Mandating the Use of ORCID

The most important scientific publishers in physics and chemistry encourage researchers to register with ORCID. They collect ORCIDs in their manuscript submission and peer review systems and some include ORCIDs in the articles themselves.

Only some journals require an ORCID. But others will follow. When submitting a paper to a journal of the American Chemical Society corresponding authors are required to provide their own personal ORCID before completing the submission process. SpringerNature is running a six-month trial to mandate ORCIDs for authors publishing across 46 of their journals (e.g. Nature Chemistry; Nature Physics).

Open Researcher and Contributor ID (ORCID) is a non-profit organization which aims to establish a registry for author identificaton as the de facto standard like the ISBN for books or the DOI for online publications.

Benefits of having an ORCID:

  • solves the name ambiguity problem (name equivalence, change of name, different spelling)
  • associates your scientific output (articles, datasets and others) with your biography
  • updates your publication list in your ORCID profile automatically – you can enable automatic updates from data providers, e.g. CrossRef, Scopus, ResearcherID – Web of Science
  • simplifies communication, e.g. for grant submissions, article submissions or meeting registrations

Introduction to ORCID

Brown, Josh: ORCID: an introduction, Presentation at the 1. ORCID DE Outreach Workshop. Potsdam, Germany, October 25, 2016

Vierkant, Paul: ORCID in Deutschland – Stand und Perspektive, 1. ORCID DE-Webinar: ORCID – eine Einführung für wissenschaftliche Einrichtungen (Potsdam 2017)

ORCID Registry has launched

ORCID is ready now for registration. As a researcher, you can register to get your unique persistent identifier. The ORCID iD will support you so that all your publications in different databases are identified or it will be ingetrated in research workflows such as manuscript or grant submissions. Furthermore you may use your ORCID profile to claim your publications. ORCID is a non-profit organization which aims to establish a registry for author identificaton as the de facto standard.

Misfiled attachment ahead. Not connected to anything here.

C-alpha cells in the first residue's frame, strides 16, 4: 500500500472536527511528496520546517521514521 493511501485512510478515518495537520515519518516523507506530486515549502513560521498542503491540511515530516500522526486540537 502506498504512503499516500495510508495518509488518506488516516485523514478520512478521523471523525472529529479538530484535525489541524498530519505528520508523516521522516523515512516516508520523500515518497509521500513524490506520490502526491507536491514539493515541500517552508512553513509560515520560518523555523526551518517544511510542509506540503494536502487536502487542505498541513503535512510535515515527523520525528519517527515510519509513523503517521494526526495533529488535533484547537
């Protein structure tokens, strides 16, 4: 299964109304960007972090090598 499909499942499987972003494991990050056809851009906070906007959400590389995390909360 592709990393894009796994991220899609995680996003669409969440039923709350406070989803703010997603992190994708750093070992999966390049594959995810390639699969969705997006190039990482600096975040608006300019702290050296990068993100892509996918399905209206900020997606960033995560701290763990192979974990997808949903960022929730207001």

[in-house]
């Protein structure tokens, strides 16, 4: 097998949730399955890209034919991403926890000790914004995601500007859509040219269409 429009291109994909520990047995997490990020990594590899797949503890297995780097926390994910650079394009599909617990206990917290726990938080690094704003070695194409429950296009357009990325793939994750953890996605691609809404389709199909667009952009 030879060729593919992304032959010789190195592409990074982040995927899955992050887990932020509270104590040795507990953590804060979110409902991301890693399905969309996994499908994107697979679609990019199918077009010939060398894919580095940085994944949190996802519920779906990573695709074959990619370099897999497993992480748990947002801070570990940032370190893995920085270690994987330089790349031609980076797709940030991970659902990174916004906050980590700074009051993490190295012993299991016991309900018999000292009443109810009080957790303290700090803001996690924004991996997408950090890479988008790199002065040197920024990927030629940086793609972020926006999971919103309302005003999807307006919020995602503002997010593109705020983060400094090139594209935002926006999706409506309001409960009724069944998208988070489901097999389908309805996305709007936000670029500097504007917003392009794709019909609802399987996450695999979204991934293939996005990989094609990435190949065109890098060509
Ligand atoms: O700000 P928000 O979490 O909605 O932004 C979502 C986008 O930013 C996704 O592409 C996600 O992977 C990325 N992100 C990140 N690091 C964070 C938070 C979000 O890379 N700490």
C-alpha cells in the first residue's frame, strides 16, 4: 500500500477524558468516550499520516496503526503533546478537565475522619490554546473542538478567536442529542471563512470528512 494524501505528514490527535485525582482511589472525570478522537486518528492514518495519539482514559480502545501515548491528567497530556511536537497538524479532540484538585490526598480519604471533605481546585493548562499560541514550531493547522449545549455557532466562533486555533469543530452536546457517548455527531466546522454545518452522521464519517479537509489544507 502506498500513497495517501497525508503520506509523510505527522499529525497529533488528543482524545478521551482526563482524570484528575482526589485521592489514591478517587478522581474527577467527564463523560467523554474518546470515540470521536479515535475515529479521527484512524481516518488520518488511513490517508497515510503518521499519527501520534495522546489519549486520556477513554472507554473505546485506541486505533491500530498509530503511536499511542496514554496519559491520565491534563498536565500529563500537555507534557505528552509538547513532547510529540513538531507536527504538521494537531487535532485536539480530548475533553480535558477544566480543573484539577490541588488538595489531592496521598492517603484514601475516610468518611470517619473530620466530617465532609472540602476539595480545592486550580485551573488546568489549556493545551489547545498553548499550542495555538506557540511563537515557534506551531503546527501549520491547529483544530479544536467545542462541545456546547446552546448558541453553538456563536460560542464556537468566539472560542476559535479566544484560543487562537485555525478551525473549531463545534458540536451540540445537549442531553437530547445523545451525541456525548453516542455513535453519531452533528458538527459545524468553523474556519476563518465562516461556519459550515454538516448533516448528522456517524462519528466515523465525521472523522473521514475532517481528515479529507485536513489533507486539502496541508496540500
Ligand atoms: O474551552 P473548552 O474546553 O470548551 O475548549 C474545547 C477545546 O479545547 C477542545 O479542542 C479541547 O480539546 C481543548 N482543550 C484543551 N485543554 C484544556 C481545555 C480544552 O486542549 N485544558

Nature News: “Scientists, your number is up”

Nature reports about the launch of the Open Researcher and Contributor ID (ORCID). ORCID is a non-profit organization which aims to establish a registry for author identificaton as the de facto standard. Individual researchers may create an ORCID record without a membership fee as of later this year.

“When the scheme opens for business in the coming months, it will at first rely on large publishers and research agencies to build a critical mass of registrants, because they can require researchers to provide or register for an ORCID number in order to publish a paper or submit a grant proposal.” (Nature, 485, 564 (), doi:10.1038/485564a)

The article points to the problem that many research institutions don’t realize the practical value of ORCID and that many researchers have never heard of it.

More information about ORCID:

Author identifiers

Unique identifiers for scholarly authors can be useful, e.g. for linking to an individual’s research output.

But author identifiers are not widely used, perhaps because they are not so easy to implement. Here are three popular systems that are integrated in e-print archives / bibliographic databases:

  • ArXiv Author ID
  • Researcher ID (Web of Science)
  • Scopus Author ID

The systems aim to identify all publications of an author indexed in the related database and some are linked with profile information about the authors. Therefor name variants or name changes of a particular person has to be included. Another problem to solve is to distinguish different people with the same name. Mostly this works not sufficient because intellectual reviewing and user feedback is needed. While Scopus AuthorID relies on external claims, ResearcherID allows only authors to register for an ID number and to create their own publication list.

Be careful by using the author identifiers for databases searches. Experience has shown that you usually will not get a complete and correct publication list.

Last but not least a hint to the Open Researcher and Contributor ID (ORCID) must not be missed here. ORCID is a non-profit organization which aims to establish a registry for author identificaton as the de facto standard. “The Open Researcher and Contributor ID would be an alphanumeric string that uniquely identifies an individual scientist in much the same way that a Digital Object Identifier uniquely identifies a paper, book or other scholarly publication.” (Nature, 462, 825 (17 December 2009) doi:10.1038/462825a [only for subscribers])

Fenner, Martin (2011): Author Identifier Overview. In: LIBREAS.Library Ideas, Jg. 7, H. 1 (18).
ArXiv Author ID.
Researcher ID.
Scopus Author ID.